Blood Journal
Leading the way in experimental and clinical research in hematology

von Willebrand factor–mediated platelet adhesion is critical for deep vein thrombosis in mouse models

  1. Alexander Brill13,
  2. Tobias A. Fuchs13,
  3. Anil K. Chauhan13,
  4. Janie J. Yang1,2,
  5. Simon F. De Meyer13,
  6. Maria Köllnberger4,
  7. Thomas W. Wakefield5,
  8. Bernhard Lämmle13,6,
  9. Steffen Massberg4, and
  10. Denisa D. Wagner13
  1. 1Immune Disease Institute, Boston, MA;
  2. 2Program in Cellular and Molecular Medicine, Children's Hospital Boston, Boston, MA;
  3. 3Department of Pathology, Harvard Medical School, Boston, MA;
  4. 4Deutsches Herzzentrum, Technische Universität München, Munich, Germany;
  5. 5Cardiovascular Center, University of Michigan, Ann Arbor, MI; and
  6. 6Department of Haematology, Inselspital, University Hospital and University of Bern, Bern, Switzerland


Deep vein thrombosis (DVT) and its complication, pulmonary embolism, are frequent causes of disability and mortality. Although blood flow disturbance is considered an important triggering factor, the mechanism of DVT initiation remains elusive. Here we show that 48-hour flow restriction in the inferior vena cava (IVC) results in the development of thrombi structurally similar to human deep vein thrombi. von Willebrand factor (VWF)–deficient mice were protected from thrombosis induced by complete (stasis) or partial (stenosis) flow restriction in the IVC. Mice with half normal VWF levels were also protected in the stenosis model. Besides promoting platelet adhesion, VWF carries Factor VIII. Repeated infusions of recombinant Factor VIII did not rescue thrombosis in VWF−/− mice, indicating that impaired coagulation was not the primary reason for the absence of DVT in VWF−/− mice. Infusion of GPG-290, a mutant glycoprotein Ibα-immunoglobulin chimera that specifically inhibits interaction of the VWF A1 domain with platelets, prevented thrombosis in wild-type mice. Intravital microscopy showed that platelet and leukocyte recruitment in the early stages of DVT was dramatically higher in wild-type than in VWF−/− IVC. Our results demonstrate a pathogenetic role for VWF-platelet interaction in flow disturbance-induced venous thrombosis.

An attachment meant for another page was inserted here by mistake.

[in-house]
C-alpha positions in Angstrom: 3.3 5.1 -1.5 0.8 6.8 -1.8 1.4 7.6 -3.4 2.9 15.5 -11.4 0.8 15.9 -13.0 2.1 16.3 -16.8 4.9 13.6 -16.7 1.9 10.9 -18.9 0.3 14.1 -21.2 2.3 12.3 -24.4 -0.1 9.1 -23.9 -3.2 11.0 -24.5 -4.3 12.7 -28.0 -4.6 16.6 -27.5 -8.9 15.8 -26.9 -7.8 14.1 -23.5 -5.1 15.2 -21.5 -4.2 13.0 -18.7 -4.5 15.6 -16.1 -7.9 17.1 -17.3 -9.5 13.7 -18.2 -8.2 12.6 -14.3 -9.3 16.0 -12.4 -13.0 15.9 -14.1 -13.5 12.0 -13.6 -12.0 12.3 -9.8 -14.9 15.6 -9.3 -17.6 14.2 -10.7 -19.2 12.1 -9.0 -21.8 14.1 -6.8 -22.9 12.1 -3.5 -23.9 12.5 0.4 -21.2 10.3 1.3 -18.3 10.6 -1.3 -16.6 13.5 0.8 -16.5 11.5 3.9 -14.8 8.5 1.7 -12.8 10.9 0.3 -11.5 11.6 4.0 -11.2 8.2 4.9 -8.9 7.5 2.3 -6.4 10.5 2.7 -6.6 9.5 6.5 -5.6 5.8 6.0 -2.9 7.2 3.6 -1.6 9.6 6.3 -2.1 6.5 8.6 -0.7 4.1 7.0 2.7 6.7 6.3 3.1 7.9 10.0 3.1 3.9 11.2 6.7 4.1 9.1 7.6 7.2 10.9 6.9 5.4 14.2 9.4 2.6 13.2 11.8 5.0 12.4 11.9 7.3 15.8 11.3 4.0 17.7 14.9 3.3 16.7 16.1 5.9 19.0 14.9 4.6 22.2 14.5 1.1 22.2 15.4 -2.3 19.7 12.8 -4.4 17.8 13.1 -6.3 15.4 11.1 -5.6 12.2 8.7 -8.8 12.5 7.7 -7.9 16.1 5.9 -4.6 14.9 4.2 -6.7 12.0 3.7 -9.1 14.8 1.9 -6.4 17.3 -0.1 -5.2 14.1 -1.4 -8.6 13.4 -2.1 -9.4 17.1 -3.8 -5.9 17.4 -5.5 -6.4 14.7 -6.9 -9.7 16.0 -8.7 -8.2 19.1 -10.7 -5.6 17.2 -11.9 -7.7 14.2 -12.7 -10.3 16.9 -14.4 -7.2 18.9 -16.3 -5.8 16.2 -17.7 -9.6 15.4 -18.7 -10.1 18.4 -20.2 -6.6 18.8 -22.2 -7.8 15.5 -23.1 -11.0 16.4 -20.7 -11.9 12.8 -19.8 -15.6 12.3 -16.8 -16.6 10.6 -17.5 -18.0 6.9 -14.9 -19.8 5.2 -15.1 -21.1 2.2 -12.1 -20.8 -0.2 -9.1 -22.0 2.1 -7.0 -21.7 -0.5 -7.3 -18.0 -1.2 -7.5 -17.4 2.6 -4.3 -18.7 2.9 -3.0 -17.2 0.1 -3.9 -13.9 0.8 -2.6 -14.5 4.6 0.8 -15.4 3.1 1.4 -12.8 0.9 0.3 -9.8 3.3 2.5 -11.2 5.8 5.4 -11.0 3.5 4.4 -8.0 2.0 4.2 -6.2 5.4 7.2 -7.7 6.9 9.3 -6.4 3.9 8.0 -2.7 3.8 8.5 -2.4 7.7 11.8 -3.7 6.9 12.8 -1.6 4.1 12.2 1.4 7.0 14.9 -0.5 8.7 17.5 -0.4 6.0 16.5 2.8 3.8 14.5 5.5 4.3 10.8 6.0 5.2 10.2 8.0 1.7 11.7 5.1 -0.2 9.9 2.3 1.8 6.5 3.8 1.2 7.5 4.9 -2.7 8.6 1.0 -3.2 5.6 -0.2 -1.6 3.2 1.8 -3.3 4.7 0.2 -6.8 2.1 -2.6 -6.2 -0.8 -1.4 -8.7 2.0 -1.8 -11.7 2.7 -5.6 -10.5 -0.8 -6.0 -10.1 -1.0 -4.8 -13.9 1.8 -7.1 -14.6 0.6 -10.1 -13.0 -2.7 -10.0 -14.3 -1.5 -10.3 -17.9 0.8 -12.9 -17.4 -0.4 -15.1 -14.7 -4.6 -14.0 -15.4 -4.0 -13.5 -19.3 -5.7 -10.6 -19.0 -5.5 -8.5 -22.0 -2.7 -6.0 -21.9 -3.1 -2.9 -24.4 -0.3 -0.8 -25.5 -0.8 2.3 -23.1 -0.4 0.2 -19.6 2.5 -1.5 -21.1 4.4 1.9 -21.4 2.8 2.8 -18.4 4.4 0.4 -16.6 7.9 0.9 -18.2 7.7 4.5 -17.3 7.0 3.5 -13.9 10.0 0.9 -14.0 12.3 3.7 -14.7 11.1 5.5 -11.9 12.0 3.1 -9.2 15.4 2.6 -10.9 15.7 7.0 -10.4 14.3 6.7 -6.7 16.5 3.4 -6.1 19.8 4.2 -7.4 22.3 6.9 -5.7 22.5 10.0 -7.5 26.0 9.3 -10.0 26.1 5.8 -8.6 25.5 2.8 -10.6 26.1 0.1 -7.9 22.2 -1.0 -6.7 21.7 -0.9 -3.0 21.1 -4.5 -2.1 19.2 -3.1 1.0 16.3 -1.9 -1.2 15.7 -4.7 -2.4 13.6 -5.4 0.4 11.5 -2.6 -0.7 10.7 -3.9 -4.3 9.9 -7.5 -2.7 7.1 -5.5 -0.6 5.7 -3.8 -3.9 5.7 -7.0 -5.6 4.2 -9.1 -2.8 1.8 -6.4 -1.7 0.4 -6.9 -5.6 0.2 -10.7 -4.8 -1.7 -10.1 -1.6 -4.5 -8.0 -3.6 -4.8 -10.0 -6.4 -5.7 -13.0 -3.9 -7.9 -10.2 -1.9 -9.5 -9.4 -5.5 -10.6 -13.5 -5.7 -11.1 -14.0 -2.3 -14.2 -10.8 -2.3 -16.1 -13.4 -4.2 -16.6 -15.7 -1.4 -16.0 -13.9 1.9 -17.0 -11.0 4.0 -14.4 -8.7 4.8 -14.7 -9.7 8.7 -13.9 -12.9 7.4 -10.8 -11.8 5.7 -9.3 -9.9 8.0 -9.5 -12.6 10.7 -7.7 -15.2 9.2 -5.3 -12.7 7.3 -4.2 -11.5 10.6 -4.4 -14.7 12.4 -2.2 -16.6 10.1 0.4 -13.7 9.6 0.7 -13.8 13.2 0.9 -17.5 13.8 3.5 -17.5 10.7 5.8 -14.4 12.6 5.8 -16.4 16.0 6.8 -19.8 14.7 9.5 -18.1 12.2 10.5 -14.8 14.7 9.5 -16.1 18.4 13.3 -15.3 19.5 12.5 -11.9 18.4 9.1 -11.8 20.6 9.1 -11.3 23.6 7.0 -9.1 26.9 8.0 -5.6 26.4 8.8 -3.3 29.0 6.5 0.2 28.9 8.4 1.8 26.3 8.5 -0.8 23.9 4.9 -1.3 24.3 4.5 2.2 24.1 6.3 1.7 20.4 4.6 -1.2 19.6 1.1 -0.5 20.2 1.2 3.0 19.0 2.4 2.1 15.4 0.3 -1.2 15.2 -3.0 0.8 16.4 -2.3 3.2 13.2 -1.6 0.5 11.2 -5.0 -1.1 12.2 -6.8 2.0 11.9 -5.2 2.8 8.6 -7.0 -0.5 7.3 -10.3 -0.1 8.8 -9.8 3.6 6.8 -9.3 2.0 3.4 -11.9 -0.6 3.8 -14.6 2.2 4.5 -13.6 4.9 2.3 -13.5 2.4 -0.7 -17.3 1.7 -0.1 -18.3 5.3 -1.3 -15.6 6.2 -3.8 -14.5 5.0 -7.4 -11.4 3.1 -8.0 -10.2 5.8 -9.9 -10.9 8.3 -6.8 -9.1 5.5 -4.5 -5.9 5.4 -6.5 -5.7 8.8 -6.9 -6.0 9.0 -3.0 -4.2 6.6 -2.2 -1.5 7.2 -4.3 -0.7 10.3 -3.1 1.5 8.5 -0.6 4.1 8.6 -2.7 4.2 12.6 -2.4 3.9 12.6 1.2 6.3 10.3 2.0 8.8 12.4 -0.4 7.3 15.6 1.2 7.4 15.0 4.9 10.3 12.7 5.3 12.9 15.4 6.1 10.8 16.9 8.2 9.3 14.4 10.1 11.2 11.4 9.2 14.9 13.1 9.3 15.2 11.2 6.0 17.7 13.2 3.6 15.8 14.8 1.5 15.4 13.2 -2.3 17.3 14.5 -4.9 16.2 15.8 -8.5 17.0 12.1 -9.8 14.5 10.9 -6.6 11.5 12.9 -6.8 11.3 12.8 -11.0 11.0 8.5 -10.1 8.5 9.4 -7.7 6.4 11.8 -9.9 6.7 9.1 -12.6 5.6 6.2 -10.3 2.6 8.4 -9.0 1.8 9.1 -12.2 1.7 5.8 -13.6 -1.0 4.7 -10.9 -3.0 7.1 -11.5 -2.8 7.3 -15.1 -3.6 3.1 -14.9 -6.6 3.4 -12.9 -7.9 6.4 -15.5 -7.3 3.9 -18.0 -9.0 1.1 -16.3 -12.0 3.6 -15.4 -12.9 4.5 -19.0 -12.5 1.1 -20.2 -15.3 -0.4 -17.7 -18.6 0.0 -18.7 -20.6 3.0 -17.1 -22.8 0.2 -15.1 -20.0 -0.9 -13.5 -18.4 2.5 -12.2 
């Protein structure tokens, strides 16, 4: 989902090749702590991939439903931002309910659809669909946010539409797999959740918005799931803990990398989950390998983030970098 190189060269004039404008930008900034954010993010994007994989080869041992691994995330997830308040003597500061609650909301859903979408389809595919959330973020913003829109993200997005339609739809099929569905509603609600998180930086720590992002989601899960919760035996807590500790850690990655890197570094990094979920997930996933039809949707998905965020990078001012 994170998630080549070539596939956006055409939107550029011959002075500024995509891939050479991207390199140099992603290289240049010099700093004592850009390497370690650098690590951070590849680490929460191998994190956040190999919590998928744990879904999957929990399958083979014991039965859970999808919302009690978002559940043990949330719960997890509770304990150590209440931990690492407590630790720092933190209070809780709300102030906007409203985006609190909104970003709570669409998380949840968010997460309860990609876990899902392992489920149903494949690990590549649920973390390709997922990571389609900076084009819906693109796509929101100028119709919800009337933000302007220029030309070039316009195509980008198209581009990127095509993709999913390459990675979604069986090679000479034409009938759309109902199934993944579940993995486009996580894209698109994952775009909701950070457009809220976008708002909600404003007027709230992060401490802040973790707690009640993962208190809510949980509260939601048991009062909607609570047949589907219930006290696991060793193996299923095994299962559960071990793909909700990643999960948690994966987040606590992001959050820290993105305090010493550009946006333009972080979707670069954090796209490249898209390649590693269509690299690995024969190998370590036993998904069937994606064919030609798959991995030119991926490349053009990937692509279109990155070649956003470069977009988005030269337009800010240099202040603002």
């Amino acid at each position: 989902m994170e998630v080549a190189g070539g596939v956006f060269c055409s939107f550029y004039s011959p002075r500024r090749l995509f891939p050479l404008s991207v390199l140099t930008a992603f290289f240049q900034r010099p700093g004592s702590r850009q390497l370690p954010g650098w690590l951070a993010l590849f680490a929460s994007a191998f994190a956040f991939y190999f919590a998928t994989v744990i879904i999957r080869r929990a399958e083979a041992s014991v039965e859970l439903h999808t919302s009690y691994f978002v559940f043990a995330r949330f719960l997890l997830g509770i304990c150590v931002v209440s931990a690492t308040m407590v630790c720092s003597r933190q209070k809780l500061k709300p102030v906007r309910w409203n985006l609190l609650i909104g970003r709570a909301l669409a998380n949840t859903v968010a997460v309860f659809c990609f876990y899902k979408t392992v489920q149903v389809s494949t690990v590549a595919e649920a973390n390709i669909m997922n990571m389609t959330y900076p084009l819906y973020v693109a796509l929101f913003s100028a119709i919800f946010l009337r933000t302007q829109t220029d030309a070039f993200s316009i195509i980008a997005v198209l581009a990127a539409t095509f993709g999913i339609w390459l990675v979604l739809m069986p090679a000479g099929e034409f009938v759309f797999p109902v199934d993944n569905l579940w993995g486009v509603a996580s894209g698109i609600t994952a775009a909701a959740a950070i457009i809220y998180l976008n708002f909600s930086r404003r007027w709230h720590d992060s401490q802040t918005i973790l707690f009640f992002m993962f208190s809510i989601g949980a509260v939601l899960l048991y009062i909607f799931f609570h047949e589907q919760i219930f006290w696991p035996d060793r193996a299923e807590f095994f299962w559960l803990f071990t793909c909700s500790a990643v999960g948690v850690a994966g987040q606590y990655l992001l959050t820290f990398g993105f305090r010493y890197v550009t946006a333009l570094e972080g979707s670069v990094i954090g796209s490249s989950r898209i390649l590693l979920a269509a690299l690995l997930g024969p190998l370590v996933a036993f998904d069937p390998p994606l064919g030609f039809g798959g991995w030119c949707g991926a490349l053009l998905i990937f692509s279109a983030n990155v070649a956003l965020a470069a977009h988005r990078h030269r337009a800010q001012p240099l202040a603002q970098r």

Annually, approximately 900 000 people in the United States suffer from deep vein thrombosis (DVT) and its life-threatening complication, pulmonary embolism.1 Although various risk factors predisposing to DVT have been clinically identified, mechanisms of thrombus initiation remain unclear. The classic Virchow triad attributes an important role in thrombosis to the combination of blood flow restriction, hypercoagulable state of the blood, and prothrombotic changes in the vessel wall. In contrast to arterial thrombosis, which usually starts from platelet adhesion to the exposed subendothelial matrix or ruptured atherosclerotic lesion, in DVT, the endothelial layer shows no major damage.2 In accordance with this triad, disturbances of blood flow and stasis in veins are considered major pathogenic factors of DVT,3 and several hereditary procoagulant conditions, such as prothrombin G20210A mutation,4 deficiency in protein C,5 or resistance to activated protein C6 due to Factor V Leiden mutation,7 are associated with an increased risk of DVT. However, disturbed blood flow may be a dominant factor as it can provoke DVT as a result of long-term immobilization without marked blood hypercoagulability.8,9